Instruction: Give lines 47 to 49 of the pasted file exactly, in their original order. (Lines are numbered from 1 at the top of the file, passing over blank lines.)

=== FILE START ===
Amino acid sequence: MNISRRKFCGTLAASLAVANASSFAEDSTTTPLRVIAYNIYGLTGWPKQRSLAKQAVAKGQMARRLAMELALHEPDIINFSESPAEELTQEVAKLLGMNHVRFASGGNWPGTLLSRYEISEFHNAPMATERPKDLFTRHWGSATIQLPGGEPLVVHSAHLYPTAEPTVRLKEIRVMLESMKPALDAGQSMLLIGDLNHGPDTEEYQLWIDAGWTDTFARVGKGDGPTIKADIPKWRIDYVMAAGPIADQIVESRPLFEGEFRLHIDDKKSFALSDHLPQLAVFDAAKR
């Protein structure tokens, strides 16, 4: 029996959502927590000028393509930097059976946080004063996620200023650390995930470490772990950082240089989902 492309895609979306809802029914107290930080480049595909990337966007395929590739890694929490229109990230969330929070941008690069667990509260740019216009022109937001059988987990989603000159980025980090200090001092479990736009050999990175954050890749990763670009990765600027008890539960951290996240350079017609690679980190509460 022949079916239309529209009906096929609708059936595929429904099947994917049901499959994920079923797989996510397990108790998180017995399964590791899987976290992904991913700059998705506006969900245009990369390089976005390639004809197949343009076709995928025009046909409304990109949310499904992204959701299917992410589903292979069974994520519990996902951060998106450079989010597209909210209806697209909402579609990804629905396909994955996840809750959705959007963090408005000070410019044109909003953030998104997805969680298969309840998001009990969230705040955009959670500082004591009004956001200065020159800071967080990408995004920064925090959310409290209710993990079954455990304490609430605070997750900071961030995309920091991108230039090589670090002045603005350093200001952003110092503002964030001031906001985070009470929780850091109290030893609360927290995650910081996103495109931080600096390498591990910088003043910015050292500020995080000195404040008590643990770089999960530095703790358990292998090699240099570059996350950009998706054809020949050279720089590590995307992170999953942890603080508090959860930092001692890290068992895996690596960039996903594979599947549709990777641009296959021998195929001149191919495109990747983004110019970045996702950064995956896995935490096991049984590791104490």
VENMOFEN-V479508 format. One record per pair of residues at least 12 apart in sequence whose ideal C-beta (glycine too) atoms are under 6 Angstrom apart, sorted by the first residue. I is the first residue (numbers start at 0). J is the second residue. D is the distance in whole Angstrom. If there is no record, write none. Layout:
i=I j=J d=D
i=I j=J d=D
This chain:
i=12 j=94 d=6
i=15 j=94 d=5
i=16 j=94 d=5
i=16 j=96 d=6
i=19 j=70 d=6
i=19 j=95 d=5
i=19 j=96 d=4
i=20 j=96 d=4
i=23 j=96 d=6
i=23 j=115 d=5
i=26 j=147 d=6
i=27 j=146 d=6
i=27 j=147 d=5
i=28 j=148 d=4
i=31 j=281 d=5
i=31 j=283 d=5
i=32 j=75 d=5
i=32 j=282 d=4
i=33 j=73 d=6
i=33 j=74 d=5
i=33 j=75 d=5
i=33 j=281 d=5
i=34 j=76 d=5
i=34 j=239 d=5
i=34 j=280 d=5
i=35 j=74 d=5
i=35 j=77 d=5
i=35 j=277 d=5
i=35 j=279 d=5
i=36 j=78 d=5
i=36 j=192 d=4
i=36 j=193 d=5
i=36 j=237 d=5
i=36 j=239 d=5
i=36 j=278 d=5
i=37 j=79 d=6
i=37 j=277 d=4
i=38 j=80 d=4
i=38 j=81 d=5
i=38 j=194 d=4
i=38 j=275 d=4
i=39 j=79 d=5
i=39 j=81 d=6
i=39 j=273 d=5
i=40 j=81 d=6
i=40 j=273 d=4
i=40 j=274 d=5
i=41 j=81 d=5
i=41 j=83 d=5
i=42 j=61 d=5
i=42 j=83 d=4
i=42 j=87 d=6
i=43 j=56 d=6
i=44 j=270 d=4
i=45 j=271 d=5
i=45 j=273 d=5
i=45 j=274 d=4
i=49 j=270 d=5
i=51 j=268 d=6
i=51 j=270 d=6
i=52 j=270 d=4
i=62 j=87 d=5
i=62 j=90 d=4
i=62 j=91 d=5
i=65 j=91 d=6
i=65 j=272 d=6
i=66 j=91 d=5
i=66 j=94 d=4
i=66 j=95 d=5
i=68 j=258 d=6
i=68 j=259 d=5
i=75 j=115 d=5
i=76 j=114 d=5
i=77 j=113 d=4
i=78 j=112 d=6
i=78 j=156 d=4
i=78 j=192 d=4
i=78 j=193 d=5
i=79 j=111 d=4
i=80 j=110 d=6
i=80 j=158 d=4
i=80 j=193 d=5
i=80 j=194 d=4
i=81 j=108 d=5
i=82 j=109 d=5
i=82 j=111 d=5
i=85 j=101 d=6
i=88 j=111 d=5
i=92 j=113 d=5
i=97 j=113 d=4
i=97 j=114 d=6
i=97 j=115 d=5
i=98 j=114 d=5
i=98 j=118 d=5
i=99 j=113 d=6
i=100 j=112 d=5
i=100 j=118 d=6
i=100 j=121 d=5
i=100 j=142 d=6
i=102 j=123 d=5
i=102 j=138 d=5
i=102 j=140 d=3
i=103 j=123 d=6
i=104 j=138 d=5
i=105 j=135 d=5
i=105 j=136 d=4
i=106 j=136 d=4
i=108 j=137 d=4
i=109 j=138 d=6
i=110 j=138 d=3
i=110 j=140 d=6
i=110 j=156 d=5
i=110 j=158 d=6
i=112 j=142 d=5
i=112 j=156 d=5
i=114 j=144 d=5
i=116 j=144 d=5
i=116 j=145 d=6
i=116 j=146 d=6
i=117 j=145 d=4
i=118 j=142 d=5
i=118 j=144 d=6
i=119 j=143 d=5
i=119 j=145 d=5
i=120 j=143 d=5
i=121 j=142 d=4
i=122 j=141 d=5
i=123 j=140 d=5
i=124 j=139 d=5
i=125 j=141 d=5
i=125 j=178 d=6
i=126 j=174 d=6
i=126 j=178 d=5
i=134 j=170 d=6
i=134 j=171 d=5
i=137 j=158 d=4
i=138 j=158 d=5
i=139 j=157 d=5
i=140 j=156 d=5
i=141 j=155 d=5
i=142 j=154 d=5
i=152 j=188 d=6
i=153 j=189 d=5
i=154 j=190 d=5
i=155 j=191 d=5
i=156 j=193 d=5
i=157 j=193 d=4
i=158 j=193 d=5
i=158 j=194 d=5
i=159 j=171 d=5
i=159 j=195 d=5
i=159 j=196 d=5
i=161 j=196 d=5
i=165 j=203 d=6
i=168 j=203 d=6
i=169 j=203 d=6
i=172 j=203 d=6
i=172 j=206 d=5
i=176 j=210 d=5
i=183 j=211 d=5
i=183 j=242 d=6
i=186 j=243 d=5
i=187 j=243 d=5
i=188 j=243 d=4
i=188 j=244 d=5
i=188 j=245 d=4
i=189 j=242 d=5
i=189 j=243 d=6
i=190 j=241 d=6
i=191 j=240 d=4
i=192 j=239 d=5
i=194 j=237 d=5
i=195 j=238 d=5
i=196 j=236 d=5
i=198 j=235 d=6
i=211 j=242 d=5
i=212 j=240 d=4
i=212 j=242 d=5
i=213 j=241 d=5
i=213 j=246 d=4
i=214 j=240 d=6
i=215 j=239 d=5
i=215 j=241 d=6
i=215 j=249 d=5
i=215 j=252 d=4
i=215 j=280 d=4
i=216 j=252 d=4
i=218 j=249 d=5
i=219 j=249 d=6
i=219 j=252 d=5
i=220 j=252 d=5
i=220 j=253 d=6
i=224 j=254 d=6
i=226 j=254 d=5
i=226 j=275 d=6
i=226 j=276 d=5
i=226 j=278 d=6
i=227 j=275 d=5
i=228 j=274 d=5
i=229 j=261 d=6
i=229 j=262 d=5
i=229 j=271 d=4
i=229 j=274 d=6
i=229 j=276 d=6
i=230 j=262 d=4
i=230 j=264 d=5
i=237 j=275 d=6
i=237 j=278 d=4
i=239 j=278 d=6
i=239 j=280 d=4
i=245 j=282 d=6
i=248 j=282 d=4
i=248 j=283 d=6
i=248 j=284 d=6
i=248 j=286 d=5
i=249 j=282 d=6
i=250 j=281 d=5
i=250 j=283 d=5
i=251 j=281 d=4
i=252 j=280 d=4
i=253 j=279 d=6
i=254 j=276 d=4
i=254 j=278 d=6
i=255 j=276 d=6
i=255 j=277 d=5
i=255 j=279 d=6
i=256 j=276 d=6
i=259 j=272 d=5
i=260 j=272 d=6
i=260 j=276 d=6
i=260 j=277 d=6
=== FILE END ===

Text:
i=38 j=275 d=4
i=39 j=79 d=5
i=39 j=81 d=6